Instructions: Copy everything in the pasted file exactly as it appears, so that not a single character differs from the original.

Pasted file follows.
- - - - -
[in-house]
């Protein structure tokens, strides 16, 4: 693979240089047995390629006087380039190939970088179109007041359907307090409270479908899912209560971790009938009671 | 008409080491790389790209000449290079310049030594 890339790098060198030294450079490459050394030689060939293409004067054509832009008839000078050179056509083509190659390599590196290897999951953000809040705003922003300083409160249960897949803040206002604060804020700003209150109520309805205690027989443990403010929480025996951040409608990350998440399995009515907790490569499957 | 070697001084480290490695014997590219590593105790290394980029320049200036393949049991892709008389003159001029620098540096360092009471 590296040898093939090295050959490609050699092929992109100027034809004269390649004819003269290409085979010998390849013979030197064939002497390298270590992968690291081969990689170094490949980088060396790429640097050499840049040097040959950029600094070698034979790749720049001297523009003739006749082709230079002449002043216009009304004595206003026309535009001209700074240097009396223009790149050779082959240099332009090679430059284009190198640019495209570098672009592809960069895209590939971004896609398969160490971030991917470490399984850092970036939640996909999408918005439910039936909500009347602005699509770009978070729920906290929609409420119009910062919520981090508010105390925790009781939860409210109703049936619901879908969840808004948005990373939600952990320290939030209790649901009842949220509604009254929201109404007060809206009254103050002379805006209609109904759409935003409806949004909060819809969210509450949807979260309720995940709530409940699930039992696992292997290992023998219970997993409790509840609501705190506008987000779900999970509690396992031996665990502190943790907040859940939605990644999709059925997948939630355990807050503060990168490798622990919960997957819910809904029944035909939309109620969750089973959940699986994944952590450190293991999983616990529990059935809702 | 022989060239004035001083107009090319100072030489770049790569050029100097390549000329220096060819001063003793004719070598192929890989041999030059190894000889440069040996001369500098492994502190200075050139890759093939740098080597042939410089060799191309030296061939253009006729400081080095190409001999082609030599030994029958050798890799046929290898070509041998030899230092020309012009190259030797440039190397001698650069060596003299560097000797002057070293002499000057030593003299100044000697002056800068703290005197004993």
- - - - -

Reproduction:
[in-house]
């Protein structure tokens, strides 16, 4: 693979240089047995390629006087380039190939970088179109007041359907307090409270479908899912209560971790009938009671 | 008409080491790389790209000449290079310049030594 890339790098060198030294450079490459050394030689060939293409004067054509832009008839000078050179056509083509190659390599590196290897999951953000809040705003922003300083409160249960897949803040206002604060804020700003209150109520309805205690027989443990403010929480025996951040409608990350998440399995009515907790490569499957 | 070697001084480290490695014997590219590593105790290394980029320049200036393949049991892709008389003159001029620098540096360092009471 590296040898093939090295050959490609050699092929992109100027034809004269390649004819003269290409085979010998390849013979030197064939002497390298270590992968690291081969990689170094490949980088060396790429640097050499840049040097040959950029600094070698034979790749720049001297523009003739006749082709230079002449002043216009009304004595206003026309535009001209700074240097009396223009790149050779082959240099332009090679430059284009190198640019495209570098672009592809960069895209590939971004896609398969160490971030991917470490399984850092970036939640996909999408918005439910039936909500009347602005699509770009978070729920906290929609409420119009910062919520981090508010105390925790009781939860409210109703049936619901879908969840808004948005990373939600952990320290939030209790649901009842949220509604009254929201109404007060809206009254103050002379805006209609109904759409935003409806949004909060819809969210509450949807979260309720995940709530409940699930039992696992292997290992023998219970997993409790509840609501705190506008987000779900999970509690396992031996665990502190943790907040859940939605990644999709059925997948939630355990807050503060990168490798622990919960997957819910809904029944035909939309109620969750089973959940699986994944952590450190293991999983616990529990059935809702 | 022989060239004035001083107009090319100072030489770049790569050029100097390549000329220096060819001063003793004719070598192929890989041999030059190894000889440069040996001369500098492994502190200075050139890759093939740098080597042939410089060799191309030296061939253009006729400081080095190409001999082609030599030994029958050798890799046929290898070509041998030899230092020309012009190259030797440039190397001698650069060596003299560097000797002057070293002499000057030593003299100044000697002056800068703290005197004993």